Eau Claire, Wis.

Tighter trade ties

I find myself largely in agreement with your editorial “Trade vs. terror in Central Asia” (yesterday). We, too, welcome the trade and investment framework agreement. It will further expand U.S. private businesses’ interest in Kazakhstan’s rapidly developing economy.

There are many reasons why Americans should be increasingly comfortable doing business in my country. First, and perhaps foremost, we get along very well together. There are almost 400 U.S. companies in Kazakhstan, and the U.S. investment in our economy stands at $9 billion. American companies themselves estimate their investment in Kazakhstan will reach $200 billion before the decade is over.

These businesses see benefits in our growing civil society and democracy. Our president, Nursultan Nazarbayev, has just called for a sweeping series of reforms designed to further modernize our political system.

One major proposal would broaden the powers of Parliament, increasing the numbers of deputies in both houses and developing a new system of forming the government through a parliamentary majority mechanism.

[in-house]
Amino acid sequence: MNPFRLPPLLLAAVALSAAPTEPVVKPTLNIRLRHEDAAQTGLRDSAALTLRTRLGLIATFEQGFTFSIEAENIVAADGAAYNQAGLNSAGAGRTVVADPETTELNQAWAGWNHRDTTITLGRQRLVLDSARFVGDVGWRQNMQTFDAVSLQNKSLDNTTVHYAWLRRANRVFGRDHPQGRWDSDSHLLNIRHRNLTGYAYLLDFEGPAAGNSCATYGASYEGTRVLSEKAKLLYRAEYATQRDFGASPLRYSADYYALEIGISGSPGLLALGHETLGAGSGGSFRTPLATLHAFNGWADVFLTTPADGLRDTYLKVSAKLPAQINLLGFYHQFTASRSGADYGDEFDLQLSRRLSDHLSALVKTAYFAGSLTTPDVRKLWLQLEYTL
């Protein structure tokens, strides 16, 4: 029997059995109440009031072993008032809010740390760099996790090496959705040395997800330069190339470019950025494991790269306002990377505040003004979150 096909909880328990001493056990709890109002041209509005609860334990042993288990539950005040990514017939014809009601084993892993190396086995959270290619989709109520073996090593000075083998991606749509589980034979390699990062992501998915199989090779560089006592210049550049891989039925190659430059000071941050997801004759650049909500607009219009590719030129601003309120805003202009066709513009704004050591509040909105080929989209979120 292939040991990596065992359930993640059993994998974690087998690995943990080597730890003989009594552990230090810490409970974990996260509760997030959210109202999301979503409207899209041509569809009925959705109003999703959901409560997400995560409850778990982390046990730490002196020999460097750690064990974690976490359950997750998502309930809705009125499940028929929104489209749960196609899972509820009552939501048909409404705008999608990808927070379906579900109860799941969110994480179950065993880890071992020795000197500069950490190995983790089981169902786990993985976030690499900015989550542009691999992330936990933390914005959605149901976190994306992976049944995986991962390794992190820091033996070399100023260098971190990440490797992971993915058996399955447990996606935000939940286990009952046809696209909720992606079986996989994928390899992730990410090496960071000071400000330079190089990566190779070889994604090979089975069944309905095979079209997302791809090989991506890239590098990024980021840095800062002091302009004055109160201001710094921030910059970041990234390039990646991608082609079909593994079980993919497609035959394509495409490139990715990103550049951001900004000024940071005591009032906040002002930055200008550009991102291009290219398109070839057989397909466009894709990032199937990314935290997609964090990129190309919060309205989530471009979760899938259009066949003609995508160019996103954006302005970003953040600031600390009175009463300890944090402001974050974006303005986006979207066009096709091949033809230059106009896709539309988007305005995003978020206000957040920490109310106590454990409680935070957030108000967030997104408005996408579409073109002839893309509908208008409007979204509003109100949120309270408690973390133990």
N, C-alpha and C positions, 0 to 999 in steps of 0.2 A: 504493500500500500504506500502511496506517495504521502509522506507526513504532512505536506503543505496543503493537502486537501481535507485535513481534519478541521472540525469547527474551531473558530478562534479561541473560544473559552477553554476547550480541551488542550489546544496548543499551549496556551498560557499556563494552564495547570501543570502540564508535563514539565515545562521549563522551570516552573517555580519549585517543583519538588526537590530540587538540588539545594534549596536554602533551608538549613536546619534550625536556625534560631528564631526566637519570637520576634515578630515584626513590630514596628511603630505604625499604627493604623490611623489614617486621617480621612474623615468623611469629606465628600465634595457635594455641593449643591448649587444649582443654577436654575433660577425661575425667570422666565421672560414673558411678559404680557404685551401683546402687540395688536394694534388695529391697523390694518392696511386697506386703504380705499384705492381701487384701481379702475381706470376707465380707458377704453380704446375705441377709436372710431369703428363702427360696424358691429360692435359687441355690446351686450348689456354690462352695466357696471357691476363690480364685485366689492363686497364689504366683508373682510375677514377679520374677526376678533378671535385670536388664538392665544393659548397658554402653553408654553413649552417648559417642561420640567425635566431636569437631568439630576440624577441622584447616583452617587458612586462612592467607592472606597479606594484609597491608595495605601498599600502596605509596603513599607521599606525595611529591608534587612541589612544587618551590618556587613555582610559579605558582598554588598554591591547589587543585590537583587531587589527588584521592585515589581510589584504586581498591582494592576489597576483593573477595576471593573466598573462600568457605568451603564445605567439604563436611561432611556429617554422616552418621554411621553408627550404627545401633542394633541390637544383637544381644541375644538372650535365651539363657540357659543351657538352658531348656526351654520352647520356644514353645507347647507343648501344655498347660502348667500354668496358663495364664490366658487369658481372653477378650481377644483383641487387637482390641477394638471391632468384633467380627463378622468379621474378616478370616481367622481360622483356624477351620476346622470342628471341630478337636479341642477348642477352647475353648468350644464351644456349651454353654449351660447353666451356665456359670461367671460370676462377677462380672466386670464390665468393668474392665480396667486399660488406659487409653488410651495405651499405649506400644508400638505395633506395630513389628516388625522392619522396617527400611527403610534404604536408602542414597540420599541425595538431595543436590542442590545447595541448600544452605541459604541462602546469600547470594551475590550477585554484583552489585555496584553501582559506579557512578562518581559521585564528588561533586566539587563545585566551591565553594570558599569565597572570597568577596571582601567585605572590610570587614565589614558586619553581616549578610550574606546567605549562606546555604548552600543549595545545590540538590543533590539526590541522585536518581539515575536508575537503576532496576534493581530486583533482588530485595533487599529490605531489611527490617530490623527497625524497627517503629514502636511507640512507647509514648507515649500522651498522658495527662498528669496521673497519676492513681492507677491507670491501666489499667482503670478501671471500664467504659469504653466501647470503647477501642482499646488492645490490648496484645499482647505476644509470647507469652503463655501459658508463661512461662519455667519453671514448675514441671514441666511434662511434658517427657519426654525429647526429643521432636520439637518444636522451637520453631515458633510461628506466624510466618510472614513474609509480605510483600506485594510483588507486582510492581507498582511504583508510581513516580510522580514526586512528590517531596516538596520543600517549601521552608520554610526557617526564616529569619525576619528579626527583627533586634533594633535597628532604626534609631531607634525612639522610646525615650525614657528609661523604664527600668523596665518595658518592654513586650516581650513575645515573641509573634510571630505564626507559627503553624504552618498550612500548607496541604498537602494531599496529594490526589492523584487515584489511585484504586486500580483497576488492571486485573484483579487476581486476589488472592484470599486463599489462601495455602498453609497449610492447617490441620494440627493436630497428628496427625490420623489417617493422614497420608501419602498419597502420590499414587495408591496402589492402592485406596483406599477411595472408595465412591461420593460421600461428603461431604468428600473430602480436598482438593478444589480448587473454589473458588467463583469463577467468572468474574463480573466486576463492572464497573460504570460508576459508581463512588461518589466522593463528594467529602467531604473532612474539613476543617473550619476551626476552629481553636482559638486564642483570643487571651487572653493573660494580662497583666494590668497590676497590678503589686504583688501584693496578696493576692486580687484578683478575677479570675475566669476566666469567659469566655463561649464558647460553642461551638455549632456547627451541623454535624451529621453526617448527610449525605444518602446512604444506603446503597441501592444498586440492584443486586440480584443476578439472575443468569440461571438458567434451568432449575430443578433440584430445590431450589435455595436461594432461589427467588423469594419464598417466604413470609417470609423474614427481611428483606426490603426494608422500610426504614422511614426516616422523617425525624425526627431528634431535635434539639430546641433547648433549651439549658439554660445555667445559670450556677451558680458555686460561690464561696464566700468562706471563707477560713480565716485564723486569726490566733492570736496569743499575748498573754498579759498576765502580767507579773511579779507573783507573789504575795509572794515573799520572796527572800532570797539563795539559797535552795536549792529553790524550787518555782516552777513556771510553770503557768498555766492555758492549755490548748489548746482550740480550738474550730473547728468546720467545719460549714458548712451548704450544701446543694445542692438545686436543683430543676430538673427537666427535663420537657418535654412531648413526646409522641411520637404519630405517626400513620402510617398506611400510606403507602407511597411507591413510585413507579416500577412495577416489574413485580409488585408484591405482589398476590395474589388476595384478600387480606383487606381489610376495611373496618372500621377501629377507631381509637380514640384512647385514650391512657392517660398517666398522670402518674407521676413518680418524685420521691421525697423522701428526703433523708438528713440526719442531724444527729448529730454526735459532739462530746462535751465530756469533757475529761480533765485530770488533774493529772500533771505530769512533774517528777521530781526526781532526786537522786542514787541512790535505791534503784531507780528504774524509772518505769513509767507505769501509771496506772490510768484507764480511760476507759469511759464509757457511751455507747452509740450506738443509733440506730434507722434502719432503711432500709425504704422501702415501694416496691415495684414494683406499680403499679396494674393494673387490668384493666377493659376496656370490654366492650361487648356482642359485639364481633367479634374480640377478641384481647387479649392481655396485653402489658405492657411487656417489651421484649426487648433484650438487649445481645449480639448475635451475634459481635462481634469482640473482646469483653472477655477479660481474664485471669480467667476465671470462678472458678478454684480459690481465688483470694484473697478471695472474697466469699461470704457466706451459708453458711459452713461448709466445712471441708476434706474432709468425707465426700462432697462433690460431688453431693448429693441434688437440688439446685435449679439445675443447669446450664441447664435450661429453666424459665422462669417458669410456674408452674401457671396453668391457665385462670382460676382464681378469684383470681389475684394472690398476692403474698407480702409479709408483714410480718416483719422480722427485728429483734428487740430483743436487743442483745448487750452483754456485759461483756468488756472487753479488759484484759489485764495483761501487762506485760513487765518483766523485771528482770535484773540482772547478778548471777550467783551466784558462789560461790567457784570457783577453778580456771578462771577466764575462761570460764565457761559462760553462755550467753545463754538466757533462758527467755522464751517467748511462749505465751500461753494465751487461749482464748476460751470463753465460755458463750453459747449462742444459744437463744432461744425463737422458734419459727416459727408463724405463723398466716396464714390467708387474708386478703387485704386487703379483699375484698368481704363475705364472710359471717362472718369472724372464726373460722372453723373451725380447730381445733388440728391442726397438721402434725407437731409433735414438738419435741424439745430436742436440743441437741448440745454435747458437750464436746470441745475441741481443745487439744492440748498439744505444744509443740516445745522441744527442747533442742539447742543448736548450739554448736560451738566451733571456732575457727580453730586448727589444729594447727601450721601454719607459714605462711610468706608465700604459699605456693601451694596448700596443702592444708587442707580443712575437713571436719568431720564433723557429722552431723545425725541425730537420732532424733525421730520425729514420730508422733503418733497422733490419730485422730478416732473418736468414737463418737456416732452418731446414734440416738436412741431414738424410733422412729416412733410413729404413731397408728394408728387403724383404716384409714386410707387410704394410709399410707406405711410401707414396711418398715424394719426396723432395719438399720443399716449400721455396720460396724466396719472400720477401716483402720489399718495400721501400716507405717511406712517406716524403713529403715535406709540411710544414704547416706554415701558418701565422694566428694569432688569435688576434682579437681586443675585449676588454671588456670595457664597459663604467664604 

His proposals also would bring the budget watchdog, the Accounting Committee, under the control of Parliament, much like the U.S. General Accounting Office. Our human-rights stance would be strengthened with the introduction of jury trials and the broadening of the powers of the human-rights ombudsman.

Political life in Kazakhstan is lively. We have two major political parties, yet for our election in September, 11 parties will be fielding candidates. About half of them are opposition parties, and a new election law will ensure transparency and open competition.

“You can’t just declare democracy. You can only build it through hard work,” Mr. Nazarbayev said last week. We understand we have many challenges ahead, and we look forward to continuing to work with you as we build prosperity and fight terrorism together.

Given the choice, any thinking person prefers trade over terror and democracy over totalitarian rule.



Embassy of the Republic of Kazakhstan